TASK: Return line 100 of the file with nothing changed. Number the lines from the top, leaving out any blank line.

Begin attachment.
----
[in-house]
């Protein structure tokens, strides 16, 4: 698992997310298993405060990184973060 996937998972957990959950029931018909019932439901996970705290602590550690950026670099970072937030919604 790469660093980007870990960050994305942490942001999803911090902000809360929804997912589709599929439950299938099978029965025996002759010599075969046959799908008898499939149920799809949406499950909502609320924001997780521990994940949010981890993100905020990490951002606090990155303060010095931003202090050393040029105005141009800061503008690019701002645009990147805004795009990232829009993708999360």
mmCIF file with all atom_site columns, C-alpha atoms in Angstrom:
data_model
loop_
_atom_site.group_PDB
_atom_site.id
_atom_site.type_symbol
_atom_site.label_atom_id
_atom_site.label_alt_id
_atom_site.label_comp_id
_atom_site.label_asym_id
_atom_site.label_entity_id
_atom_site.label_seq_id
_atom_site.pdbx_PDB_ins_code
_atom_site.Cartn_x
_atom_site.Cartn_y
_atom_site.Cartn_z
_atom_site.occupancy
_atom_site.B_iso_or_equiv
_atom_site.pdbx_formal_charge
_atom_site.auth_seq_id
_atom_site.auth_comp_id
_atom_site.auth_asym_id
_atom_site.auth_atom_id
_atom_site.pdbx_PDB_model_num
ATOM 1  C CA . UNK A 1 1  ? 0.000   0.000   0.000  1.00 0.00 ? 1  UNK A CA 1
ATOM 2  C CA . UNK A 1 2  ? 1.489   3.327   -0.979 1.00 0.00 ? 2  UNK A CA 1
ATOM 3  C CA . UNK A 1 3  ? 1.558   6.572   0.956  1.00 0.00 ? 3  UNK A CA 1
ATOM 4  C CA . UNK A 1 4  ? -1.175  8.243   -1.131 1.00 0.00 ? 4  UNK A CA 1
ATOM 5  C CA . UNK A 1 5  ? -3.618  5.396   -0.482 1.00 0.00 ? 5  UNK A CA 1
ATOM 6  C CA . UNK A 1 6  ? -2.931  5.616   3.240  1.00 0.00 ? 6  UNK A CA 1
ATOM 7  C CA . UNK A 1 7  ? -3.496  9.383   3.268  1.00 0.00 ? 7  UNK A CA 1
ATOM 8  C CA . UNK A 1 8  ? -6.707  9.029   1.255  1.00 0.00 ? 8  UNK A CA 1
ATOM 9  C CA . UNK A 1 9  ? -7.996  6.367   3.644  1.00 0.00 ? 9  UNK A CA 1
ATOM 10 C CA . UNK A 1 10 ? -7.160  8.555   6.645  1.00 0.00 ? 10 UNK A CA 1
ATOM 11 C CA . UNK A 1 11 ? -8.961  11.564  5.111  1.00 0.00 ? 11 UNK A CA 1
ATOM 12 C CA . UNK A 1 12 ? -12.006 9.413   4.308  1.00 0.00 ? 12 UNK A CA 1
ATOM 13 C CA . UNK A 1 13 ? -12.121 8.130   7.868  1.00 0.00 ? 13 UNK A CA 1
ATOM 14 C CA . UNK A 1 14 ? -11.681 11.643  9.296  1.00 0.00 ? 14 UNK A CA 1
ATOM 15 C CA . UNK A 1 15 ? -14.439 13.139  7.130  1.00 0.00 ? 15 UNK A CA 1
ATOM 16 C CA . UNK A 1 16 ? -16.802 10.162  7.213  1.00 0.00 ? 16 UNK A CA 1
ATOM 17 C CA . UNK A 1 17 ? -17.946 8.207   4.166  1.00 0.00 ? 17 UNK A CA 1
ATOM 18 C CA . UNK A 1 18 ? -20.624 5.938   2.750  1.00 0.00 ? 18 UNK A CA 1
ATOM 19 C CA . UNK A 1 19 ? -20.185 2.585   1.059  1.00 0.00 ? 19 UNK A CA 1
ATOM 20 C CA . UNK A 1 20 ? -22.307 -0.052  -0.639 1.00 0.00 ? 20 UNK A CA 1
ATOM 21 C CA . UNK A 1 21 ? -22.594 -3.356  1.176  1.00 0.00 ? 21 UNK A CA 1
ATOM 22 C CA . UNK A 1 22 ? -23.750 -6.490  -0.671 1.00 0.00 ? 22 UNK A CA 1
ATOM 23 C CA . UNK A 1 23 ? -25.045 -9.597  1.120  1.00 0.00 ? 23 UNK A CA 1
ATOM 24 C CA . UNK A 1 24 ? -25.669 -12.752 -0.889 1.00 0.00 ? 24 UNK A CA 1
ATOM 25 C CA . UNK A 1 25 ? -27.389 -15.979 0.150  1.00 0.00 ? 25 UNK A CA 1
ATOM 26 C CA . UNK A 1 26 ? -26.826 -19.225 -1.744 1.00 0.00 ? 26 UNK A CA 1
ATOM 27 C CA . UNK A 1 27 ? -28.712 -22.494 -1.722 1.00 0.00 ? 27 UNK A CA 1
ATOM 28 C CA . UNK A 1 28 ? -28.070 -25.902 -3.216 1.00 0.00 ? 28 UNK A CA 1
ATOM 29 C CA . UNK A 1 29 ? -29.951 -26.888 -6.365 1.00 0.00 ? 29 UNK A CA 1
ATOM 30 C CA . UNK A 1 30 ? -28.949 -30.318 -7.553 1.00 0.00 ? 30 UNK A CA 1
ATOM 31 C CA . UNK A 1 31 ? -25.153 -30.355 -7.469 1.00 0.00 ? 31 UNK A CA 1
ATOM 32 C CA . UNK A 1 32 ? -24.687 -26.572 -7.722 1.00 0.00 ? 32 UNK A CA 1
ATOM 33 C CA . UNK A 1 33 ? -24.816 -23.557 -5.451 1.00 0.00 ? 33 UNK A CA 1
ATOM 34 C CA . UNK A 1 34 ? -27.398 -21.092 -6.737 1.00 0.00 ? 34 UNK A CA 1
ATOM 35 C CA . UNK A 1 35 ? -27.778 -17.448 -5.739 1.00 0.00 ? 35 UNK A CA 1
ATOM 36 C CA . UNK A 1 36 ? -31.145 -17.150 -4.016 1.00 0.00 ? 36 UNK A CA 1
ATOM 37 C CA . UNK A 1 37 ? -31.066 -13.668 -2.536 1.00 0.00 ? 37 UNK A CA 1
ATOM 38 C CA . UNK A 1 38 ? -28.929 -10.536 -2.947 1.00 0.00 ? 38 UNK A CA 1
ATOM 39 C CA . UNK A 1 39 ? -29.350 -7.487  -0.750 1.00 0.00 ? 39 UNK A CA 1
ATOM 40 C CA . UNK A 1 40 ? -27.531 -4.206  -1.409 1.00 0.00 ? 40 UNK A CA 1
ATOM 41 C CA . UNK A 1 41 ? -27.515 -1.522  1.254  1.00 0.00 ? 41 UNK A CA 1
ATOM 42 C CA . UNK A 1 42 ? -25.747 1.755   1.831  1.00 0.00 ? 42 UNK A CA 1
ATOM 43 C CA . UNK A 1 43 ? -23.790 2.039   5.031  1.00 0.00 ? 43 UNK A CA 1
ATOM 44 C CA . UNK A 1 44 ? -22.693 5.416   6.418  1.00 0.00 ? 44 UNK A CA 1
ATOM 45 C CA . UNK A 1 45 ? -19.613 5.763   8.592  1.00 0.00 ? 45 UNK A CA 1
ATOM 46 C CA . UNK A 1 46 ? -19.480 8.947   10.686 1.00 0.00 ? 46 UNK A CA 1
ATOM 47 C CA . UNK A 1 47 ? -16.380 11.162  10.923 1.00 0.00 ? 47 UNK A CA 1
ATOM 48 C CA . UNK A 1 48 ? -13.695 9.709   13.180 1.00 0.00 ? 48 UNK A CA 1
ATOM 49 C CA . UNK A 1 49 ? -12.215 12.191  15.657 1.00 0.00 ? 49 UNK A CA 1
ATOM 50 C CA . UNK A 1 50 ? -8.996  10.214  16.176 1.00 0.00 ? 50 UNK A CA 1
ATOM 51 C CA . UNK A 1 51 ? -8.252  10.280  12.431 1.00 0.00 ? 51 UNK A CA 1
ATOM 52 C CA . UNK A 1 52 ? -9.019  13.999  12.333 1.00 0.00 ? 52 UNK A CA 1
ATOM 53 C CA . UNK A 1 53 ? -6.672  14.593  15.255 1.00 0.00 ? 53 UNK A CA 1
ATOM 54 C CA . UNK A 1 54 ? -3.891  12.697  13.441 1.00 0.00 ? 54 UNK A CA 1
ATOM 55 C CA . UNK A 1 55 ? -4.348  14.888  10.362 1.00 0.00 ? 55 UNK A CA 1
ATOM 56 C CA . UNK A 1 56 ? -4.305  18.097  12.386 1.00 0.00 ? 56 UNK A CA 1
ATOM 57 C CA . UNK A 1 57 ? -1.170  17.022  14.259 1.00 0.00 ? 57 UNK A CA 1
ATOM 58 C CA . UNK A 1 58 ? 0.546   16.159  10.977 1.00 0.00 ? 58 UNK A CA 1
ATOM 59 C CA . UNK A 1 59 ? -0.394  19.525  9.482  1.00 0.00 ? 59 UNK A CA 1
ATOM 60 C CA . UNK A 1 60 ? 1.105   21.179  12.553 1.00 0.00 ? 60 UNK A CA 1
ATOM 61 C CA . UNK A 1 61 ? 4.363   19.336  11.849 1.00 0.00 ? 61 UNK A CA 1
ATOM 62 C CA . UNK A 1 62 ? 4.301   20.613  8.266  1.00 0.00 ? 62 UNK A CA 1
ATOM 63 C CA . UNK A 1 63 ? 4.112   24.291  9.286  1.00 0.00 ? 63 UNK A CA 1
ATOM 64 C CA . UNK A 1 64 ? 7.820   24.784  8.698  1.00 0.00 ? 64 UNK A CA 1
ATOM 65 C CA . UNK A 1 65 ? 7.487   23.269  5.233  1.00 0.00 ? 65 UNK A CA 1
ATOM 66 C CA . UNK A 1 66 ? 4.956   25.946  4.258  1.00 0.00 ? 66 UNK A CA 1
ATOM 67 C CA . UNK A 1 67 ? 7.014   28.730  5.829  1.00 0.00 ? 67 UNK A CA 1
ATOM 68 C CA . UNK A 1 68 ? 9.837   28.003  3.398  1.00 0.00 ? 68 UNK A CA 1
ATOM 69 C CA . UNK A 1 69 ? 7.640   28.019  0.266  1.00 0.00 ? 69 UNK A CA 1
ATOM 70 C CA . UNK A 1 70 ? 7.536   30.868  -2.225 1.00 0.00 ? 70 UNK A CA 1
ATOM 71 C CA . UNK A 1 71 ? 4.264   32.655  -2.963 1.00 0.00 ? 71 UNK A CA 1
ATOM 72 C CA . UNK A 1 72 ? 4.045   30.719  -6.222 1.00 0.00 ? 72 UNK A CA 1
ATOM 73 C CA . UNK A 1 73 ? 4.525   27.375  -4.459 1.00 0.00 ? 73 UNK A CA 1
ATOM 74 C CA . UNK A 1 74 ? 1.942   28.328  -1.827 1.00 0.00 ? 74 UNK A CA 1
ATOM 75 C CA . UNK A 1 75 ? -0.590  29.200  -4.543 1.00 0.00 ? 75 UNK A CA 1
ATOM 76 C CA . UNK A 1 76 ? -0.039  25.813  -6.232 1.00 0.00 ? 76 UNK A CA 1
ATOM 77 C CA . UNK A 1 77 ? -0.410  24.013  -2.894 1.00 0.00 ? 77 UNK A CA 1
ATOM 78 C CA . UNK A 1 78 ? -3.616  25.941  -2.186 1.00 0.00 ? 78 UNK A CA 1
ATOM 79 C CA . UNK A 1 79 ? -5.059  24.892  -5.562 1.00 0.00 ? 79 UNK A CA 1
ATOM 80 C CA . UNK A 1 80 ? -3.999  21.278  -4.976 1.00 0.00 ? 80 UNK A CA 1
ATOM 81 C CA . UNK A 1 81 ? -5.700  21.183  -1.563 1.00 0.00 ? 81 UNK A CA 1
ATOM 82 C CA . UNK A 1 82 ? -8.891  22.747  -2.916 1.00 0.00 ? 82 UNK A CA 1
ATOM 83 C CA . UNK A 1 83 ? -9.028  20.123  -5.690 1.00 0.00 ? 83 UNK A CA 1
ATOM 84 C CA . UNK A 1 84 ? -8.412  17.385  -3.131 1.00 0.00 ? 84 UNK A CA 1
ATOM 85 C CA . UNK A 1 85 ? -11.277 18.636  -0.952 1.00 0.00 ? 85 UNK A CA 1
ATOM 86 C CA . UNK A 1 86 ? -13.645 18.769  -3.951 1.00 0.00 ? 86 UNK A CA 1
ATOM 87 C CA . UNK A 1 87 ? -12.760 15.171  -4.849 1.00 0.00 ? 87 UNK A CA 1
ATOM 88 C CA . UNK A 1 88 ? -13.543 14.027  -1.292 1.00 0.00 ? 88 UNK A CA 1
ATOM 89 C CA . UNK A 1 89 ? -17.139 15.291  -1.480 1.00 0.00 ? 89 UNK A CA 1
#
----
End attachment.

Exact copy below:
ATOM 74 C CA . UNK A 1 74 ? 1.942   28.328  -1.827 1.00 0.00 ? 74 UNK A CA 1